After playing around for an hour or so with the recently released public beta version of Microsoft's Live Search Books (LSB), I have to admit—against some vague sense that my better judgment is failing me—that I like it.
Sure, others have reported that LSB does not work well—or at all—when using browser software other than Internet Explorer, but if you stick to the straight-and-narrow Microsoft path, the service works and shows potential.
On December 6th, when the beta version was released to the public, I conducted a couple of sample searches on "phrenology" and "spontaneous combustion," two of my favorite hot topics from the 19th century. Spontaneous combustion sometimes is qualified as spontaneous human combustion, to differentiate the phenomenon, one imagines, from the spontaneous combustion of grain dust in an elevator, or burning bushes, or some random rodent explosion.
The phrenology search returned an impressive 518 books, with Sylvester Graham's human Lectures on Chastity showing some promise. The preface to that fine work was written by James Coates, Ph.D., who is described as a "medical magnetist."
The search for books about spontaneous combustion returned 660 items, with Eliphalet Nott's 1857 Lectures on Temperance floating (or blasting) near the top of the heap. Evidently, the spontaneous combustion of habitual drunkards was a particularly vexing spectacle.
The relevance algorithm used by LSB seems to work in two stages. When a set of books is returned as the result of a search, the most relevant half dozen titles are displayed. Of course, the methods of determining relevance are shrouded in mystery. When I couldn't find a way to advance to the next set of six titles, I scrolled down to the bottom of the page, only to notice that the number of returned results kept increasing as I scrolled downward. Then, once you select a title, you get a batch of relevancy-ranked snippets. If you choose to go to one of the pages containing the returned snippets, the search term(s) you used are highlighted in the text.
Speaking of highlighting, several of the old books I examined contained lots of underlining, highlighting, and marginalia. Initially, this put me off, reminding me that these scanned books are not pristine, but taken right off the shelves of research libraries, with bar codes, property stamps, and doodling there for the entire world to see now. Then I became fascinated by the marginalia. Although much of it is banal, this huge mass of petrified marginalia, now scattered by the digital winds to the four corners of the globe, could be a boon for the study of marginalia.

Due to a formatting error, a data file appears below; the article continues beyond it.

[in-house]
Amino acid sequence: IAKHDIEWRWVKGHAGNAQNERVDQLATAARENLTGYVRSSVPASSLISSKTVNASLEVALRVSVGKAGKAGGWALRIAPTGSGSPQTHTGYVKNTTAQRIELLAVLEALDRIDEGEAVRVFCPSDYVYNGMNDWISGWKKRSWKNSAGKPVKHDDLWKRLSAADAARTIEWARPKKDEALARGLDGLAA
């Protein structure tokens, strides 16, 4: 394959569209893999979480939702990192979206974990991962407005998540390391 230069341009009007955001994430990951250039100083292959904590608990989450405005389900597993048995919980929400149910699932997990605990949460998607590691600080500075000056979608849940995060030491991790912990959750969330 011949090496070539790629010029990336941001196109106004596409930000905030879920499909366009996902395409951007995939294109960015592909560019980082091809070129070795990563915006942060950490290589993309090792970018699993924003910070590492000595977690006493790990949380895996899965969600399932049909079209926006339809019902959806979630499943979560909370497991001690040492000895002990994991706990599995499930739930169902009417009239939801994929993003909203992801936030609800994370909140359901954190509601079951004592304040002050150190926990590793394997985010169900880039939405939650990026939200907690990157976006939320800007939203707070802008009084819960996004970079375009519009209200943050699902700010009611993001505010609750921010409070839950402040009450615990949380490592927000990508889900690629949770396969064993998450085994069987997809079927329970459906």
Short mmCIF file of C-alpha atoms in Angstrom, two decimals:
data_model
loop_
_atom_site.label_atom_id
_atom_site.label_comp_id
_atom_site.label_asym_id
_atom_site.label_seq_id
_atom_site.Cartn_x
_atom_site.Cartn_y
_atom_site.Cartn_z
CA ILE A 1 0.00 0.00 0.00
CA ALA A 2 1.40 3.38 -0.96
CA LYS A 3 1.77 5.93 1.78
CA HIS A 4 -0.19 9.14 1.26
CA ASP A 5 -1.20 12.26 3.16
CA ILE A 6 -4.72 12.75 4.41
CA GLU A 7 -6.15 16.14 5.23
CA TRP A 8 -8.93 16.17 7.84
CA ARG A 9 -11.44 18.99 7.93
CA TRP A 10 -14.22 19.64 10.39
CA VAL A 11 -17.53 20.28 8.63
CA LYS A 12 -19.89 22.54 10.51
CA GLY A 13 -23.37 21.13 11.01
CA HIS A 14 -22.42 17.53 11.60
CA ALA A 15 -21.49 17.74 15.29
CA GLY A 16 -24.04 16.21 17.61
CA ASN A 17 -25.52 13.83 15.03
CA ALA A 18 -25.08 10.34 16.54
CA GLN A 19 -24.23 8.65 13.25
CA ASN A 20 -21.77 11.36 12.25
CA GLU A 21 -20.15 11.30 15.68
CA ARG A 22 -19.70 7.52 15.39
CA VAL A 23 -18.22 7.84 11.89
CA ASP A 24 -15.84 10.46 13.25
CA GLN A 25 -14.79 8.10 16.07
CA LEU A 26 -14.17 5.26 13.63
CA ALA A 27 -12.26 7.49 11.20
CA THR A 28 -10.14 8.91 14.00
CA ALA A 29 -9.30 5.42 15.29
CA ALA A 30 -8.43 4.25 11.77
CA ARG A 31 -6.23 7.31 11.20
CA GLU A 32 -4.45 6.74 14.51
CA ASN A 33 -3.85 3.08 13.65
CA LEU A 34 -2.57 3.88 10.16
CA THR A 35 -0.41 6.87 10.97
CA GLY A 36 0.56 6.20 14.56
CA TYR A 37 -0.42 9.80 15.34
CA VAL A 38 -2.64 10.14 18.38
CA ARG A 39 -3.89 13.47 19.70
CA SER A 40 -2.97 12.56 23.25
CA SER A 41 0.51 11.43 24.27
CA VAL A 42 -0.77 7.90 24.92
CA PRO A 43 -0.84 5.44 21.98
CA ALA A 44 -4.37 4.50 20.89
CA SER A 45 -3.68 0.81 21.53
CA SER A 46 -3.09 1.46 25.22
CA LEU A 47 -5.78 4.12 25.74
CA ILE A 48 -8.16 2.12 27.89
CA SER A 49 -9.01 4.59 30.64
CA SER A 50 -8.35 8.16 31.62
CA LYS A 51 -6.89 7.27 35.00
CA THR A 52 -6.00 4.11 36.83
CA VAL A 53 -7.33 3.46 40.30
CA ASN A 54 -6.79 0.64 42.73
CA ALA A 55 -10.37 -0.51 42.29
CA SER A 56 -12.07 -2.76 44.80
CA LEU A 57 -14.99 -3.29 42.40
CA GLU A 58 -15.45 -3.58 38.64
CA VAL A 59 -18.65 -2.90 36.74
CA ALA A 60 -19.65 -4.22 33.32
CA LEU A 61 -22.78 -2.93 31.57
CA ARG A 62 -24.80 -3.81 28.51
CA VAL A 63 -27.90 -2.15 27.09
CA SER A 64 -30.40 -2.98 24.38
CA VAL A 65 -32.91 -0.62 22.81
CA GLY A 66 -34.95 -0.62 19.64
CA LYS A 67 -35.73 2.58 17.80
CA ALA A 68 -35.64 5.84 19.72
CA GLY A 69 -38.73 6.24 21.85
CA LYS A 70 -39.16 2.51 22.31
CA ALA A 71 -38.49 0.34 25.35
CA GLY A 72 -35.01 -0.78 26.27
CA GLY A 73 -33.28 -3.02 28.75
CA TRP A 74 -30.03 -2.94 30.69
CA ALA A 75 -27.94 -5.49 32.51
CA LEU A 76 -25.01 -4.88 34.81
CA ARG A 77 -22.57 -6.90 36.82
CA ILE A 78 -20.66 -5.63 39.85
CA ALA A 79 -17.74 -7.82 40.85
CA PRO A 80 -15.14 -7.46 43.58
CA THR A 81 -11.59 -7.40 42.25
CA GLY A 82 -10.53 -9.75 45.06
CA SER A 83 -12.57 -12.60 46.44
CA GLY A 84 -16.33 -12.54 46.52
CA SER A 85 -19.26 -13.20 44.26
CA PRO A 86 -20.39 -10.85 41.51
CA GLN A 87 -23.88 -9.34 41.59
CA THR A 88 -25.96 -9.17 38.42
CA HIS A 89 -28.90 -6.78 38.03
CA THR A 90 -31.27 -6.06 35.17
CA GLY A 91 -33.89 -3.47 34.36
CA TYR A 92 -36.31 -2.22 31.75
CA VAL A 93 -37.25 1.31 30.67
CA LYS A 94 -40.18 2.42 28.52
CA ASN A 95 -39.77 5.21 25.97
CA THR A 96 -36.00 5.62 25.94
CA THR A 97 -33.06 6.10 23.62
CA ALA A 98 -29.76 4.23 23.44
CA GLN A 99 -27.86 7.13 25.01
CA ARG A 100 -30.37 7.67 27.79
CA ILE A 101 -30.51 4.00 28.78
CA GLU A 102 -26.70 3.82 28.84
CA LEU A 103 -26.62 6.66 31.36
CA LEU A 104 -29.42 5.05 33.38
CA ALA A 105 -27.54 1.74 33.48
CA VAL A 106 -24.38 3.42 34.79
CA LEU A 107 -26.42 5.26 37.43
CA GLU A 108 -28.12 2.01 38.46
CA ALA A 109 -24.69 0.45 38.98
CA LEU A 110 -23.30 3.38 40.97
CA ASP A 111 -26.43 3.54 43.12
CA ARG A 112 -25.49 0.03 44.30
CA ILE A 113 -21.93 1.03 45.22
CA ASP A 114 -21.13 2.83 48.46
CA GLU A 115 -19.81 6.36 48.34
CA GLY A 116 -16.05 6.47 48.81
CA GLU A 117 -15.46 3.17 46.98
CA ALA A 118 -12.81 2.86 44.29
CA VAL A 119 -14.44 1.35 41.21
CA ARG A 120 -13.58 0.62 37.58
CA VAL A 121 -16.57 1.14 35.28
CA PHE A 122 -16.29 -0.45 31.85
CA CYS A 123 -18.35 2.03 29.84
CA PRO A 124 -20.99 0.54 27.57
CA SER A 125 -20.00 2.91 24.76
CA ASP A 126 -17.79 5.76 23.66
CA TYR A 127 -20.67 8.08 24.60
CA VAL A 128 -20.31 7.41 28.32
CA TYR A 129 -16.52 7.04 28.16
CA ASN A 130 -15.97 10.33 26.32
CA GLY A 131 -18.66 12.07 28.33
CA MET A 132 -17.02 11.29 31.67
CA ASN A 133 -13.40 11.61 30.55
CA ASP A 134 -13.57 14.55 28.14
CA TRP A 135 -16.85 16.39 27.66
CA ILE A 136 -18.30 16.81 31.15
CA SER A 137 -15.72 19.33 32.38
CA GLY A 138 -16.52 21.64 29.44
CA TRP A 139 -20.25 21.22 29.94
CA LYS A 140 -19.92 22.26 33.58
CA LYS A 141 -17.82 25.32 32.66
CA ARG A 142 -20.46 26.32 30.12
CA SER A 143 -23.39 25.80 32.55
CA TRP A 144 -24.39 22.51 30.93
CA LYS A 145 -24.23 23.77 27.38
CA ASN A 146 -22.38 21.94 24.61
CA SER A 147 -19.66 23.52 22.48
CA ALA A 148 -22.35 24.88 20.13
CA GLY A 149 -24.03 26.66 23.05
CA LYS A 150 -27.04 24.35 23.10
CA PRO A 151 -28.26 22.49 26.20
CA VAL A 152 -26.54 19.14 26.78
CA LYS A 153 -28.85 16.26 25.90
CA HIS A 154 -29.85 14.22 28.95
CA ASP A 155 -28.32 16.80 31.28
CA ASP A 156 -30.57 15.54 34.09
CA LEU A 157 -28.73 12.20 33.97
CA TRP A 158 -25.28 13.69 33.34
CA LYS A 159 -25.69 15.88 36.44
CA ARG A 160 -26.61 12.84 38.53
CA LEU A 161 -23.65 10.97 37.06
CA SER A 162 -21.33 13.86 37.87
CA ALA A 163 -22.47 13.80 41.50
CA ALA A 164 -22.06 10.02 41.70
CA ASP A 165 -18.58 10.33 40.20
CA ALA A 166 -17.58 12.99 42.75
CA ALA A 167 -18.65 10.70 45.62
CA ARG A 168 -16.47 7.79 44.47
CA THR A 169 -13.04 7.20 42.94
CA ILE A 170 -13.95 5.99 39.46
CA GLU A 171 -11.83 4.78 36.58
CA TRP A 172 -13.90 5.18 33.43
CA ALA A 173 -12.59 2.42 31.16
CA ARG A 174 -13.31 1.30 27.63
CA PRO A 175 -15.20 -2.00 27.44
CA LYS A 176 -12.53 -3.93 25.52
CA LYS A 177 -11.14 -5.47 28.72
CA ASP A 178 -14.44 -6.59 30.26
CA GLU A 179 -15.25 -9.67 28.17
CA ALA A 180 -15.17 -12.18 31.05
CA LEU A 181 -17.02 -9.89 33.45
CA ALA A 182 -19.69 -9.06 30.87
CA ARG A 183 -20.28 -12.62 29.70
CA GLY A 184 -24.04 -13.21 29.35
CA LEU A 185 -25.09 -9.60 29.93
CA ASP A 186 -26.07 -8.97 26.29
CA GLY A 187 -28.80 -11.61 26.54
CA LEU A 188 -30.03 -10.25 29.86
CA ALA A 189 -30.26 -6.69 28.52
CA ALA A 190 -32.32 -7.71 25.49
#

Although my overall initial impression was positive, some aspects of this service confused or rankled me. The name of the service, for example, is confusing. The phrase "Live Search Books" is neither natural nor mellifluous. Who were the marketing geniuses that came up with that name? Why qualify a search as being "live"? What are the alternatives? a dead search? a batch search that runs at night?
And why can't Microsoft list the total number of scanned books in the collection? All the company can say in the Q&A is there are "tens of thousands" of English-language books in the collection. There seems to be a trait of the commercial mind that abhors the simple statement of facts, as if doing so would be, as a general rule learned in school, bad for business.
The full text of every book retrieved is available for viewing online and downloading. When I downloaded and saved a book, the only file format option was PDF. I could not figure out how to read these PDF e-books provided by Microsoft in Microsoft Reader, but they displayed just fine in Adobe Reader.
According to an article that appeared last week in CNN online, within six months Microsoft plans to integrate Live Search Books' results into results from other content categories, such as Web pages. This is a similar strategy to what Google seems to be doing with SearchMash. During this beta phase, only books no longer protected by U.S. copyright laws will be available for search and retrieval. The books have been scanned from the print collections of the University of California, the University of Toronto, and the British Library. According to the CNN article, additional scanned books from the New York Public Library, Cornell University, and the American Museum of Veterinary Medicine will be added soon. Once that last collection comes online, you can bet I'll be searching for "spontaneous rodent combustion."Technorati tags: book search, digital books, digitization, E-Books, ebooks, Microsoft Live Search Books, search engines, SearchMash